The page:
Rupert Everett, still rather majestic-looking at 55 although a little faded, has lived a life of contrasts and contradictions.He is an actor and writer who has tasted success in Hollywood, fallen in and out of friendship with Madonna, and, in 2012, won plaudits for playing Oscar Wilde in Sir David Hare’s The Judas Kiss.Because it’s such a huge part, it makes you feel like you’re drowning in it slightly.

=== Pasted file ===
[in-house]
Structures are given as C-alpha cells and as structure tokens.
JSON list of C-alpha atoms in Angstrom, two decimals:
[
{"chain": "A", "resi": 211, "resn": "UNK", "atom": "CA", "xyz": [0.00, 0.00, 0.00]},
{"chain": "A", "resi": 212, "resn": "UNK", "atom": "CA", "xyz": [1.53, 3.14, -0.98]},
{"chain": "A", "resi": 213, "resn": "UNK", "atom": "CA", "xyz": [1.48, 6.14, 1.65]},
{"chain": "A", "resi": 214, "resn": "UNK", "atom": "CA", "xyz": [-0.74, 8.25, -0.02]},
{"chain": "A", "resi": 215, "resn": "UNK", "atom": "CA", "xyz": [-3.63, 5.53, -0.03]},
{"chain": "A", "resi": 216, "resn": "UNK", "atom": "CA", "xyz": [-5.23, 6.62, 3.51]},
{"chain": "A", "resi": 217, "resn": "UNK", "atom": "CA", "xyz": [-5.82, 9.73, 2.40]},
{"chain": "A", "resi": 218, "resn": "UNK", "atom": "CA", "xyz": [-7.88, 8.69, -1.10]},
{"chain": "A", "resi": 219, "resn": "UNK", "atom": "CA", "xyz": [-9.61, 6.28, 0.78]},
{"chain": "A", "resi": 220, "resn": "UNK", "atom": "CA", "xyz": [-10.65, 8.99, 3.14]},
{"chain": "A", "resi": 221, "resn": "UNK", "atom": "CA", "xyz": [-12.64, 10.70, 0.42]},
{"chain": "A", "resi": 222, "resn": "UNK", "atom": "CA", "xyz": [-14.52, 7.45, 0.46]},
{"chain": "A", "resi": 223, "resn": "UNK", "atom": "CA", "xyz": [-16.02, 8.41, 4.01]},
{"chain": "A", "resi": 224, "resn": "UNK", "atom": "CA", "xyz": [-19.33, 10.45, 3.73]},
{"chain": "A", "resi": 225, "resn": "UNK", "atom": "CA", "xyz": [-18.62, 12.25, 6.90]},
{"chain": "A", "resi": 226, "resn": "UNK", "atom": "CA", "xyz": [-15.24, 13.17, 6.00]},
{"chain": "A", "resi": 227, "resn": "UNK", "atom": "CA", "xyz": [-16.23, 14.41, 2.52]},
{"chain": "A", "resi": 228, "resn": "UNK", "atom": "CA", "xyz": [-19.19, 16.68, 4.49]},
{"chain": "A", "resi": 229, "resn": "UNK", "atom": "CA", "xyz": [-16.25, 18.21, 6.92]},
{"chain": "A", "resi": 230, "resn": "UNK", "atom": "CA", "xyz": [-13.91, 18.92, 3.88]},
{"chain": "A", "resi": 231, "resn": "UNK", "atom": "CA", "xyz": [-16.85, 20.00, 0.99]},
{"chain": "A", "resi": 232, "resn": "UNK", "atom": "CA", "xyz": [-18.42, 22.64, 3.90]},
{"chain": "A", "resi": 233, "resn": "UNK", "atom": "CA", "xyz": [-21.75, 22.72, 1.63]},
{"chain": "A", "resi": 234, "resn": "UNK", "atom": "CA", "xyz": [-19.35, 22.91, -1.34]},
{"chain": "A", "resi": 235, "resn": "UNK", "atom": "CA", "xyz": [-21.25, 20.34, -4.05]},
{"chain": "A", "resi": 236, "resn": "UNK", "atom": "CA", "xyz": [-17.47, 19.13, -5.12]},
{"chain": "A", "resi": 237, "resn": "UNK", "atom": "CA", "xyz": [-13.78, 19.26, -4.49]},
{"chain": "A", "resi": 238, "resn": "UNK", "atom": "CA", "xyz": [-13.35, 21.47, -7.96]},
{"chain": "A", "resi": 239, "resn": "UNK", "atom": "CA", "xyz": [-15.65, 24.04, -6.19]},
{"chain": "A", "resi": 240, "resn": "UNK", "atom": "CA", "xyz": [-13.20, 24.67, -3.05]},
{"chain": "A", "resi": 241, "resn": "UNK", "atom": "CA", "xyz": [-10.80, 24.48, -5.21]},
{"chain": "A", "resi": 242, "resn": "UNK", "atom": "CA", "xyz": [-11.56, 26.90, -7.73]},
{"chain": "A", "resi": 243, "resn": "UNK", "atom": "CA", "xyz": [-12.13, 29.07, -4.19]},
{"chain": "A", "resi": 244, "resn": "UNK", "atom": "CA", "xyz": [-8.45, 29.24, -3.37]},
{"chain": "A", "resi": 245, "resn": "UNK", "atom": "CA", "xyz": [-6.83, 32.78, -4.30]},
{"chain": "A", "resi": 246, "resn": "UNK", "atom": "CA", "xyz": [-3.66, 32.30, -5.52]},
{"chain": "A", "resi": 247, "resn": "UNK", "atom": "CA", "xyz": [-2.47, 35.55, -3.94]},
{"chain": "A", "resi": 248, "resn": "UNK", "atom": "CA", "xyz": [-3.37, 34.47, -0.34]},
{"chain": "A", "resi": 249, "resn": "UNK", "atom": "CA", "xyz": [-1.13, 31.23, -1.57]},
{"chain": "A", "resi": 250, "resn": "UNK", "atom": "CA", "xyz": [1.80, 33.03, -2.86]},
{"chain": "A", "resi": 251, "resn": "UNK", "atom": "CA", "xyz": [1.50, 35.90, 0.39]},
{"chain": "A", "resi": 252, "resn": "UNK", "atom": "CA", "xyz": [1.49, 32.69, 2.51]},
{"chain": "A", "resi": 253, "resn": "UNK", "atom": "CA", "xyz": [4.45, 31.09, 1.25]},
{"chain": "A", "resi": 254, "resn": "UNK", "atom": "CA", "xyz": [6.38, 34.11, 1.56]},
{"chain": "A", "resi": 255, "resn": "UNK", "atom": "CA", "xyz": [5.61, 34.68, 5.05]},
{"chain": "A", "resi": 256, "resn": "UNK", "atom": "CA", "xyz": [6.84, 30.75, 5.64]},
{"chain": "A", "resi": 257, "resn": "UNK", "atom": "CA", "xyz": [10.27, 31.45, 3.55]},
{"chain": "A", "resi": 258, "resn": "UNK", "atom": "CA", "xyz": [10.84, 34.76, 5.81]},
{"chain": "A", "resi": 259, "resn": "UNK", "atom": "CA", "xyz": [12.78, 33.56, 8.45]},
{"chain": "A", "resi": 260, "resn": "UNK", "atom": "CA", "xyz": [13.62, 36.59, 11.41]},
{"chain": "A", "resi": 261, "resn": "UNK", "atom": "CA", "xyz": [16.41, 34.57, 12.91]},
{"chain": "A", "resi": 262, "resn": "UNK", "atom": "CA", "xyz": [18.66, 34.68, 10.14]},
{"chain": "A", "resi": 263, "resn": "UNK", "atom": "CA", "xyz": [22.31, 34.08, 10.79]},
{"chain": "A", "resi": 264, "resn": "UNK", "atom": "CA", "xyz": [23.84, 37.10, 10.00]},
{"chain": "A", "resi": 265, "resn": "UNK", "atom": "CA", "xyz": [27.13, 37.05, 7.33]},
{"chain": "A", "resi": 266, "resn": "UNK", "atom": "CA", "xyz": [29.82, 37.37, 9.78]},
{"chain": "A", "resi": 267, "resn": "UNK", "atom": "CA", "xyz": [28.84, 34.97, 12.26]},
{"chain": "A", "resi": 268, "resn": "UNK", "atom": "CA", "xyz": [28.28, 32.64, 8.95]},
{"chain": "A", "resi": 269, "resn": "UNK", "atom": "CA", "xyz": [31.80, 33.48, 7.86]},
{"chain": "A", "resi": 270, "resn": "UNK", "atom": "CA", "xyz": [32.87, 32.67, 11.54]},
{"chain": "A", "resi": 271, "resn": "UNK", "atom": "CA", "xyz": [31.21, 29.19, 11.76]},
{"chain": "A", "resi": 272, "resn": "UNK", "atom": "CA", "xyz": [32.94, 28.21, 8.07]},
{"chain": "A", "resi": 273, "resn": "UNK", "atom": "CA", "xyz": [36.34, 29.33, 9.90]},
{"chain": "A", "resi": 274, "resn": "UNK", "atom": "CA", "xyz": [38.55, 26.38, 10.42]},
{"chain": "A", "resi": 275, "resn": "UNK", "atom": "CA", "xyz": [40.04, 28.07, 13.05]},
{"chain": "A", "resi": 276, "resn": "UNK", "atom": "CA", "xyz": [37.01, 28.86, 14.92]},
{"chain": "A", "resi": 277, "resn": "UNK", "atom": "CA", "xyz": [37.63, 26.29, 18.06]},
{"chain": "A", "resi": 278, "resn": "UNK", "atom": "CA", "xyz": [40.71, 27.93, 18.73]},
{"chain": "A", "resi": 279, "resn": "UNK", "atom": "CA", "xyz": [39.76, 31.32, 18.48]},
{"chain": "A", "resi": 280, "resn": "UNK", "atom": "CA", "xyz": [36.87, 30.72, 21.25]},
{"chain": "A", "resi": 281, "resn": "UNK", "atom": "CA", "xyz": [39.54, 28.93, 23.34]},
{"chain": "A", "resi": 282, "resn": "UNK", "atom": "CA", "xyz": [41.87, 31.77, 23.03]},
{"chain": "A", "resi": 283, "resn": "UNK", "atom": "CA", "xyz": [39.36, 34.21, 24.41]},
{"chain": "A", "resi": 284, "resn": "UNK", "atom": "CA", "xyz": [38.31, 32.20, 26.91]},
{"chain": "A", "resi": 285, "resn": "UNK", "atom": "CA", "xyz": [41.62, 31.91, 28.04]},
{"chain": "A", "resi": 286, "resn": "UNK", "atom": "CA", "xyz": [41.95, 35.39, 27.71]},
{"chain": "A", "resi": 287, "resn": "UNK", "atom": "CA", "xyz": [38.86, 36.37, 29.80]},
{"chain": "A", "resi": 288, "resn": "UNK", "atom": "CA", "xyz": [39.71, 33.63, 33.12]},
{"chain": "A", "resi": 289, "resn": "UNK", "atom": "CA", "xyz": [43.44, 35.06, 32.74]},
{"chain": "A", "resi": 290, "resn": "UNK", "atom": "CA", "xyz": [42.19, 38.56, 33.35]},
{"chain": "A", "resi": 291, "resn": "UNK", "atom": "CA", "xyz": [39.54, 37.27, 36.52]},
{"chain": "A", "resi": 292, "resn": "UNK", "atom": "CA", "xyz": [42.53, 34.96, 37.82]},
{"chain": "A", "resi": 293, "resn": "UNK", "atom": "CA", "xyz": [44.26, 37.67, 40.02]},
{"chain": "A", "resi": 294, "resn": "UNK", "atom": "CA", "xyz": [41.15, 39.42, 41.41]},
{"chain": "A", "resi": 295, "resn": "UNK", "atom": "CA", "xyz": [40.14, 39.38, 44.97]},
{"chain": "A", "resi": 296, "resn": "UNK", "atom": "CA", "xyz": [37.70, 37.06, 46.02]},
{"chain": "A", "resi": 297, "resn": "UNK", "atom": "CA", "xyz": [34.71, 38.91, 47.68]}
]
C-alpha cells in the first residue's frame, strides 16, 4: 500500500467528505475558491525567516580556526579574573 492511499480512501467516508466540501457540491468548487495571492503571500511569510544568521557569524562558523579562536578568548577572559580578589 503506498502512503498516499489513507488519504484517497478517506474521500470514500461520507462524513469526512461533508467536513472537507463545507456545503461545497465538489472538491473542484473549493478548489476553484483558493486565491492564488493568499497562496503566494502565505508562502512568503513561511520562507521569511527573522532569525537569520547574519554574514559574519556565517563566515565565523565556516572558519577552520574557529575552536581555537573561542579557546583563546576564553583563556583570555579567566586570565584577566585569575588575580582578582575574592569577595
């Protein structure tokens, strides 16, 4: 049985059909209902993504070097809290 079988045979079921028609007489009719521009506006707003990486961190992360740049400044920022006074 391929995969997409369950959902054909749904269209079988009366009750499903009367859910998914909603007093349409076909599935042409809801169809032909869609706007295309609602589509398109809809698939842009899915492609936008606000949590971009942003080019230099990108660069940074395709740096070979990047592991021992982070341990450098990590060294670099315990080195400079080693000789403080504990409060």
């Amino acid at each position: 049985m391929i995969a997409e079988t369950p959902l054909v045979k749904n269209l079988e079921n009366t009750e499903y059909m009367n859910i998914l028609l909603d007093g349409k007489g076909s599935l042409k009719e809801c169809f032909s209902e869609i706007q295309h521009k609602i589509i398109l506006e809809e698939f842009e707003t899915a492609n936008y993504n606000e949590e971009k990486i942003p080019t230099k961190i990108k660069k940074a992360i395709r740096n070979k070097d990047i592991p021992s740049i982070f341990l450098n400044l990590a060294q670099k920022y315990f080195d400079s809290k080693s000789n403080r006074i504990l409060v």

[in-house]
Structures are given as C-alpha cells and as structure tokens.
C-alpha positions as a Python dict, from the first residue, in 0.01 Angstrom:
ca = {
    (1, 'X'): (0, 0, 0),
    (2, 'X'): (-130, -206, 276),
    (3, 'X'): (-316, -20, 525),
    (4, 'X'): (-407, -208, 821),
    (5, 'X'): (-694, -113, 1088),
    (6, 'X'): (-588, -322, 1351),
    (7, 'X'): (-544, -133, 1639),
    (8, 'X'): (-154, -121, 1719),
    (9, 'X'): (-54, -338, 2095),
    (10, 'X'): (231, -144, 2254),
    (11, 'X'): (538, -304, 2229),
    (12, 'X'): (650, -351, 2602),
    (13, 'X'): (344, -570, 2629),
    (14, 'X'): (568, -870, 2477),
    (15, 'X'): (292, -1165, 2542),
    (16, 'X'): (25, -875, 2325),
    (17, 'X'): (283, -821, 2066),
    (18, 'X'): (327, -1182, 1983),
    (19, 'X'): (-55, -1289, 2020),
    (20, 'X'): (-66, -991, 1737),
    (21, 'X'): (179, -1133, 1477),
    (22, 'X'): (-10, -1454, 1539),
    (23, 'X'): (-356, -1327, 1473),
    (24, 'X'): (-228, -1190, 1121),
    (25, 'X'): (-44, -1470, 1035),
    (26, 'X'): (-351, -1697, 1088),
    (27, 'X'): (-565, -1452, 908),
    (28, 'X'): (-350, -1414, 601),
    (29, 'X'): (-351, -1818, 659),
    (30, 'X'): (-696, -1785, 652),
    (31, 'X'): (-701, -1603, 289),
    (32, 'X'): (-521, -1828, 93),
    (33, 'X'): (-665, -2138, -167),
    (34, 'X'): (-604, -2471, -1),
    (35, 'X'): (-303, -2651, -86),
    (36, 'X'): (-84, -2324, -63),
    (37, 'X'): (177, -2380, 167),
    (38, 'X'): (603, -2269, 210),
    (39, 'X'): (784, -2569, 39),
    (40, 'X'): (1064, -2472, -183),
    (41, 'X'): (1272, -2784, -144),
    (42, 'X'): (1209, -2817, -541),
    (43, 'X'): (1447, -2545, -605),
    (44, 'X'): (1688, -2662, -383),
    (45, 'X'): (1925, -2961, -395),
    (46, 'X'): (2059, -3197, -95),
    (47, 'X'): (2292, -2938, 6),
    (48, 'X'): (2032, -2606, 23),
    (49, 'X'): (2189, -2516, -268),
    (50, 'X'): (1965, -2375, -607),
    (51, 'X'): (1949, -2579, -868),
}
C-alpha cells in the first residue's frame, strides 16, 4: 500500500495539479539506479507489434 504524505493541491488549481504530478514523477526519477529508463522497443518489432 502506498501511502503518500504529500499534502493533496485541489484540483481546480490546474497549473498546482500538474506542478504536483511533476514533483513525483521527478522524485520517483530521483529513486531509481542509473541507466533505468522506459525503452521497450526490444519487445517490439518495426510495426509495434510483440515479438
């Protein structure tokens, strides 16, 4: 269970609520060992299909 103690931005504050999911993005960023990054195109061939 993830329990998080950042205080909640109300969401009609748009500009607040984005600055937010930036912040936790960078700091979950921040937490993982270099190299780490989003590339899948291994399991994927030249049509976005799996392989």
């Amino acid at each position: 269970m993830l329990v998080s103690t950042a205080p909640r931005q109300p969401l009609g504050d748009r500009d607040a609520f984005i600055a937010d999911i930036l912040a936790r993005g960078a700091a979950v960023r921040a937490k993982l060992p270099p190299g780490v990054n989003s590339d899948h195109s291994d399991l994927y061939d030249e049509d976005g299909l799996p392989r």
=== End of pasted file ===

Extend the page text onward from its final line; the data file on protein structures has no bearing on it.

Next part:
What’s amazing about a permanent relationship [he’s happily settled with his long-term boyfriend] is two human beings being connected to each other, not just the kind of glamorous passion we see in Hollywood movies.’After dropping out of public school at 16, he hotfooted it to London where he got high, got laid and . Here is Rupert’s dressing room at the freshly refurbished Chichester Festival Theatre where, as Mozart’s bitter rival Antonio Salieri in Peter Shaffer’s Amadeus, he will be the first actor to set foot on the new stage when it officially opens tonight. His first autobiography and its sequel, Vanished Years, sold in their hundreds of thousands, largely to middle-class, middle-aged women who seem to see him as a sort of gloriously talented, gloriously beautiful, gloriously naughty, prodigal son. Now he pops to Wiltshire with the boyfriend for a Sunday lunch cooked by his rather delightful mum Sara on the Aga whenever they have the chance. In 2007 a ‘little Renaissance’ followed as the headmistress in St Trinian’s, which starred in with Colin Firth.Actor Rupert Everett is urging gay stars not to 'come out' and to keep their sexuality a secret as it could end their film career.The 50-year-old My Best Friend's Wedding star came out as gay 20 years ago and admitted that since then, he has been given supporting roles and not lead parts. And, honestly, I would not advise any actor necessarily, if he was really thinking of his career, to come out...'The fact is that you could not be, and still cannot be, a 25-year-old homosexual trying to make it in the British film business or the American film business or even the Italian film business.'It just doesn't work and you're going to hit a brick wall at some point. In fact, I don’t feel like I’m part of any ‘community’.“The only community I belong to is humanity and we’ve got too many children on the planet, so it’s good not to have more.” Campaigners claimed his remarks were reminiscent of those who oppose same-sex marriages.How will the story stack up against the greatest films about business?